Diuretics

1) Introduction to how diuretics work:

Diuretics are drugs that help release excess sodium (salt) and water. Diuretics work by making the kidneys expel more sodium through the urine. In return, sodium carries blood water. This reduces the amount of fluid in the blood vessels, which reduces the pressure on the walls of the arteries. Diuretics are used to treat high blood pressure and the accumulation of fluid in the body that occurs in some diseases, such as congestive heart failure, liver disease and kidney disease. They should be prescribed in conjunction with low-sodium diets and lifestyle changes.

Diuretics are used to treat various diseases. Here are the most common ones.

High blood pressure - many patients with high blood pressure (hypertension) are treated with diuretics. The treatment is particularly effective when combined with low sodium diets. Diuretics act to lower blood pressure, primarily by reducing blood volume; however, some diuretics can lower blood pressure in other ways and at lower doses than necessary to cause an increase in urine production.

Heart failure - By reducing the body's excess fluid, diuretics can relieve the edema (swelling due to excess fluid) that commonly occurs in heart failure. Many heart failure patients are treated with diuretics and a low sodium diet. It is important for heart failure patients who take diuretics to have their salt (electrolyte) levels carefully monitored. Heart failure patients who use diuretics will have to use medications for the rest of their lives.

Renal insufficiency - diuretics are used to treat patients whose kidneys do not function normally, although they can also worsen kidney function at times.

Liver disease - diuretics can help treat liver disease when there is fluid accumulation in the abdomen.

Hypercalcemia - diuretics can treat excessive levels of calcium in the blood.

Diabetes insipidus - this disease is characterized by excessive thirst and elimination of large amounts of urine. Some types of diuretics decrease urine volume in these patients.

Glaucoma - some diuretics can be used to treat this eye disease, where the increased pressure inside the eye causes damage and gradual loss of vision.

Cerebral edema - some diuretics can treat the potentially fatal swelling of the brain caused by bleeding, trauma, illness or surgery.

2) Types of Diuretics:

There are three main types of diuretic medications. Each works in a different way, but all decrease the amount of salt and water in the body, which helps to lower blood pressure.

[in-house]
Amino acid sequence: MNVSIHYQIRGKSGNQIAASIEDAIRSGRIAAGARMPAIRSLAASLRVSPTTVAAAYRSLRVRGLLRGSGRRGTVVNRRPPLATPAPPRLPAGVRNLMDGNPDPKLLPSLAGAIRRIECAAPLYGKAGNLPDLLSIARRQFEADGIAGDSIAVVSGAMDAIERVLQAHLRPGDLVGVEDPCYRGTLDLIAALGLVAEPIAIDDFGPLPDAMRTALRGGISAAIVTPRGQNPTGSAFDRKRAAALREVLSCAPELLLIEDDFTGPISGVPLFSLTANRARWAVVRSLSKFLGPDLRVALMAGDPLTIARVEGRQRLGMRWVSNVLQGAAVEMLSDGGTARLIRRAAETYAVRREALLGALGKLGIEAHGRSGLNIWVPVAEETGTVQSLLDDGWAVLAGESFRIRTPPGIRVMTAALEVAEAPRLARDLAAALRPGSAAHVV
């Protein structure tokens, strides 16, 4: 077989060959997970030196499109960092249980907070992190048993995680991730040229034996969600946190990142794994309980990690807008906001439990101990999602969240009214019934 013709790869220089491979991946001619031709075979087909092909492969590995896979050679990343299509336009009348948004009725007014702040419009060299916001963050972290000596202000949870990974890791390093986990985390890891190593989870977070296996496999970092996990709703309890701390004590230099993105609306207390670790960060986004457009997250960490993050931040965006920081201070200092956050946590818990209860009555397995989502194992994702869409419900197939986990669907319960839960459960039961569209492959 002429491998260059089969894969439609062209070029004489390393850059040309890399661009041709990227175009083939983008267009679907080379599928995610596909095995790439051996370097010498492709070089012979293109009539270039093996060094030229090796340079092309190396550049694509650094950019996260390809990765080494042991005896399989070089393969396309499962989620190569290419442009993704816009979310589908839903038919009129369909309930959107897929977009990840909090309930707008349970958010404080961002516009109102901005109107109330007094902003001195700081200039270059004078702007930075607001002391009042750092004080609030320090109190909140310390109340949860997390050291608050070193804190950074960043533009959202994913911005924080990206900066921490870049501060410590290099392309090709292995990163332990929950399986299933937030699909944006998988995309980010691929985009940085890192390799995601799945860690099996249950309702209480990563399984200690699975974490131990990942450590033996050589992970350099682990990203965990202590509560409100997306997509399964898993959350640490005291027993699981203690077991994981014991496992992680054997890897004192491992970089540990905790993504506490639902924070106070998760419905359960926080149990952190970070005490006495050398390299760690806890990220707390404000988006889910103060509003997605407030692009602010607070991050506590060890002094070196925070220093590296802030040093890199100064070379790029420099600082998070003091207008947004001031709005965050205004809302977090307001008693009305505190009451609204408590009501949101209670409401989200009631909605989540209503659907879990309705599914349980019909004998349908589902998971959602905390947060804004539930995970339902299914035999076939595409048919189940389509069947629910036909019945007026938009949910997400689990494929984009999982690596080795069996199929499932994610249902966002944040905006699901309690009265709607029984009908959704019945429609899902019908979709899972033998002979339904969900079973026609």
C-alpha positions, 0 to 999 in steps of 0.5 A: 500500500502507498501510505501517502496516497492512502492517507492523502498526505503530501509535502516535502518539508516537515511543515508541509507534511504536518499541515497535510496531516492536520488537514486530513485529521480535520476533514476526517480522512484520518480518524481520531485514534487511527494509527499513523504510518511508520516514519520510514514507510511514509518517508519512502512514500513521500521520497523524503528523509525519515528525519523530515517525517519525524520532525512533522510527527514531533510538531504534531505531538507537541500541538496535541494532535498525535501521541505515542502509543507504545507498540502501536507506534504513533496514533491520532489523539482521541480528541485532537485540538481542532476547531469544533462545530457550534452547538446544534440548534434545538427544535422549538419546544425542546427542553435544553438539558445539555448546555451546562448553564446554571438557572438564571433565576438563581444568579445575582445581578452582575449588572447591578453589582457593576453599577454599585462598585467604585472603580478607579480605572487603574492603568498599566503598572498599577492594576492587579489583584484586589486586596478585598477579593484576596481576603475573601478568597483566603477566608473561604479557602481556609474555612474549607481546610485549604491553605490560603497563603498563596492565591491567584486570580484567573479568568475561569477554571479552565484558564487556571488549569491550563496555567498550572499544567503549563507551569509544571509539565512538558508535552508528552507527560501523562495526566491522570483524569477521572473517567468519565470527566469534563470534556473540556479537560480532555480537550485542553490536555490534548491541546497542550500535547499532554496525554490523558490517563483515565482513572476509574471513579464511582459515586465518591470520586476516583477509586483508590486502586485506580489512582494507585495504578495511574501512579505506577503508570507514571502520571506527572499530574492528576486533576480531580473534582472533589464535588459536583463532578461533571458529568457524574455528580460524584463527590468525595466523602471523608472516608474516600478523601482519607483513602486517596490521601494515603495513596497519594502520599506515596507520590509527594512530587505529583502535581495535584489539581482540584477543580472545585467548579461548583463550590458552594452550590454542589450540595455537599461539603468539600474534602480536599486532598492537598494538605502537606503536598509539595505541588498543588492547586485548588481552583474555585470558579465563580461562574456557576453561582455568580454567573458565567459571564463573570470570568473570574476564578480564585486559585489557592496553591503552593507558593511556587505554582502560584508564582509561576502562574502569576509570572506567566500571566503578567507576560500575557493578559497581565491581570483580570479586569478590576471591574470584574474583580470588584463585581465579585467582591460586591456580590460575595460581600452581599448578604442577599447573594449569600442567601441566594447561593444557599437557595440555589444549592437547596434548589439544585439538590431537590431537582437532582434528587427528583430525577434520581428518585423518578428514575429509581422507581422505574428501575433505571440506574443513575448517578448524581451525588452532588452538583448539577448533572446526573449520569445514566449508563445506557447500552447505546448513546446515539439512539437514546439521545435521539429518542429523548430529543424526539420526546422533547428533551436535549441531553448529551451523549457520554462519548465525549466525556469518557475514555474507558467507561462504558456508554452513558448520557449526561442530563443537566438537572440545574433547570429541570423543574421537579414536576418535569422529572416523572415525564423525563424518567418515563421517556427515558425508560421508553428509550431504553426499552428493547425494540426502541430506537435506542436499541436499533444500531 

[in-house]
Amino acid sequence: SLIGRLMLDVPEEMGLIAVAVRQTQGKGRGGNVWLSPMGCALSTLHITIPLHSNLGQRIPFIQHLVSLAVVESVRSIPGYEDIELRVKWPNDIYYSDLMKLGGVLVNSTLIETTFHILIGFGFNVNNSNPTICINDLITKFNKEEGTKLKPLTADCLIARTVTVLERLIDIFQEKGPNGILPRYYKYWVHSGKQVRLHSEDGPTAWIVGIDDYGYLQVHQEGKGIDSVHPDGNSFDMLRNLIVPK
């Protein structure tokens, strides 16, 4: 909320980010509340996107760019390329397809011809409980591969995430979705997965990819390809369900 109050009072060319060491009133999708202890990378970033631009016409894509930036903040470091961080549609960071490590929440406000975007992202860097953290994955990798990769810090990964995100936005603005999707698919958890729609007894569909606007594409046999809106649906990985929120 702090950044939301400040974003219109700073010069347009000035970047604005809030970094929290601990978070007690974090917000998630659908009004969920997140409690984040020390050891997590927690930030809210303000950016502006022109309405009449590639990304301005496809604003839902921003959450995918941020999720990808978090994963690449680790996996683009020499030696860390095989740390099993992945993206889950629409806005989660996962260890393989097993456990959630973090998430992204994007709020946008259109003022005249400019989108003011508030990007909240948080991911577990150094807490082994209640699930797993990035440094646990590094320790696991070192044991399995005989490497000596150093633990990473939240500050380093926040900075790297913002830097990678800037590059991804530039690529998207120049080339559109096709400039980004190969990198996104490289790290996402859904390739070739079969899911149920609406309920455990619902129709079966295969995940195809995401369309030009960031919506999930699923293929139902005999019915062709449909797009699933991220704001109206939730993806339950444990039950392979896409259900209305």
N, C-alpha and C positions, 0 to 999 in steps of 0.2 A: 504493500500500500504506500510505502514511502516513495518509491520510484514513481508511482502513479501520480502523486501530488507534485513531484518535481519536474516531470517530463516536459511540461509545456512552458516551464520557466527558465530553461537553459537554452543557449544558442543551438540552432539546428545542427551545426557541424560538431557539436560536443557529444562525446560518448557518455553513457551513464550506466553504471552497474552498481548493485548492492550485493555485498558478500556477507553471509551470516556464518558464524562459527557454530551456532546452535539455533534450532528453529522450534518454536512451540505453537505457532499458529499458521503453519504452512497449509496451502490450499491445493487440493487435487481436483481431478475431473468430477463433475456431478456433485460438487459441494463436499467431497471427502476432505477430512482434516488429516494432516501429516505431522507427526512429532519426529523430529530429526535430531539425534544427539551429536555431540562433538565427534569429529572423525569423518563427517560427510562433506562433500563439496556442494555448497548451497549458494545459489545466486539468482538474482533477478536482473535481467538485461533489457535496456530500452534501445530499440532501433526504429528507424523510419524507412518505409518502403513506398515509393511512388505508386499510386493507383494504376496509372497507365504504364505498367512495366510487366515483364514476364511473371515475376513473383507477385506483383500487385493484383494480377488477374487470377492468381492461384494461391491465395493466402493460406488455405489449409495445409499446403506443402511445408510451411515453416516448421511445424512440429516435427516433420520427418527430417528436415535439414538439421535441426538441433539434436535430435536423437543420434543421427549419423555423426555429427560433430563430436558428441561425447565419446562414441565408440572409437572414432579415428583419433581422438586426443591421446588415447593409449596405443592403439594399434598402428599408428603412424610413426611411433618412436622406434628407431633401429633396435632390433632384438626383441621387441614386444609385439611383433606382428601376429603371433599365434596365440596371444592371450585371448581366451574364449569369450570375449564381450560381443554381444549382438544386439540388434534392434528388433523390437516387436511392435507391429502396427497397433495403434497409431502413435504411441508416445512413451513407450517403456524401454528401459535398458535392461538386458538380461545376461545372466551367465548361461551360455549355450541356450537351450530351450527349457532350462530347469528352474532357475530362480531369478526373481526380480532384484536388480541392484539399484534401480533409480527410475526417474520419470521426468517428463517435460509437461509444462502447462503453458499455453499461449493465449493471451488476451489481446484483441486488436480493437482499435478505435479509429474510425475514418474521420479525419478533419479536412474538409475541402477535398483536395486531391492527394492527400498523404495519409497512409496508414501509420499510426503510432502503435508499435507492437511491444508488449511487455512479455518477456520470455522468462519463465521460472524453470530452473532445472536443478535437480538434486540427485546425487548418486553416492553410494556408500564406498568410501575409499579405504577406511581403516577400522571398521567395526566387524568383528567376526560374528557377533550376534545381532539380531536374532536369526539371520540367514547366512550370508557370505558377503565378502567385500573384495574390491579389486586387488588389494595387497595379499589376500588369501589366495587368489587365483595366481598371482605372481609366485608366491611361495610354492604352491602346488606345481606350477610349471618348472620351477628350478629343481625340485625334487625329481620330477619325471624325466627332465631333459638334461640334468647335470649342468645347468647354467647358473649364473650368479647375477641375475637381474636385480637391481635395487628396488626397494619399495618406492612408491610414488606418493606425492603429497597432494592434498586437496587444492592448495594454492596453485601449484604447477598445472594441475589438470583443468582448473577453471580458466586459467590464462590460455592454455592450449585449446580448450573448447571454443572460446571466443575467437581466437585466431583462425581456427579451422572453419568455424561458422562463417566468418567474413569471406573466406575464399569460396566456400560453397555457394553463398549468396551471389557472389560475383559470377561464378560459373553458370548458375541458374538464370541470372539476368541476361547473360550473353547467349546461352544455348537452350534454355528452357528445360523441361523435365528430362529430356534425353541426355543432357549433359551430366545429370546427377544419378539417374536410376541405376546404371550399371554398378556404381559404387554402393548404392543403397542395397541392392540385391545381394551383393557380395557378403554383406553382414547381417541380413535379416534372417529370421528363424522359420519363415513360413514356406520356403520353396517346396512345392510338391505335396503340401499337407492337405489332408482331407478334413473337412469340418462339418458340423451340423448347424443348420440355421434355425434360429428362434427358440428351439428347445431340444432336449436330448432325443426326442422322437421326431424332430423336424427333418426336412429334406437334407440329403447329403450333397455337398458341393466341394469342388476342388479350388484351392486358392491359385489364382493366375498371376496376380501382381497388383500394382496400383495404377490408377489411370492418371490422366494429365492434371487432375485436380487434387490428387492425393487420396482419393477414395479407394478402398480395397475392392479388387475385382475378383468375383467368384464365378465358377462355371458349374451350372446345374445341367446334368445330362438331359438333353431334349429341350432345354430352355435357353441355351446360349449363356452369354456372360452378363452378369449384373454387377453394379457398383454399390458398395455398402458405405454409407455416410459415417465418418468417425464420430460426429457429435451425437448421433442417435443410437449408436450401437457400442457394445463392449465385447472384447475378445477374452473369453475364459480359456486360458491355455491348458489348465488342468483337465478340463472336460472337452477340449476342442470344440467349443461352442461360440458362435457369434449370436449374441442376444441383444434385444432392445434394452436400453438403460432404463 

The choice of diuretic depends on the patient's health and the disease being treated. Different types of diuretics can also be combined into a single pill. Urine flow usually increases within a few hours after the first dose, but diuretics can take several weeks to control diseases such as high blood pressure. Below are the three main types of diuretics.

a) Loop diuretics - Furosemide (Lasix)
They have this name because of the loop-shaped part of the kidneys (Henle loop, ascending portion), which is where they act. Loop diuretics remove a large amount of sodium from the kidneys, increase urine flow and are more powerful than thiazides.
The most famous loop diuretic is furosemide (better known as Lasix). It is the most potent diuretic. To give you an idea, in normal people only 0.4% of the filtered sodium in the kidneys comes out in the urine, the remaining 99.6% goes back into the blood. With the start of furosemide, the excreted sodium jumps to 20%.
Therefore, furosemide is indicated in diseases that present sodium and fluid retention, such as heart failure, cirrhosis, nephrotic syndrome and renal failure. Loop diuretics are also especially useful in emergencies. Although the most common ones are orally, in hospitals they can be administered intravenously to treat patients with a large excess of fluid.
Despite its high power to excrete sodium, furosemide is not a good diuretic for hypertension. It should only be used for this purpose in people who have the diseases mentioned above at the same time.
Furosemide (lasix) should preferably be taken twice a day. Since its effect lasts an average of 6 hours, this should be the ideal time interval between the two shots. If the patient takes the first dose at 8 am, the second should be at 2 pm. In some cases it can be administered in a single dose.
The most common side effects of furosemide: low potassium, low magnesium, dehydration, cramps, hypotension, increased uric acid. Rebound edema may occur after suspicion

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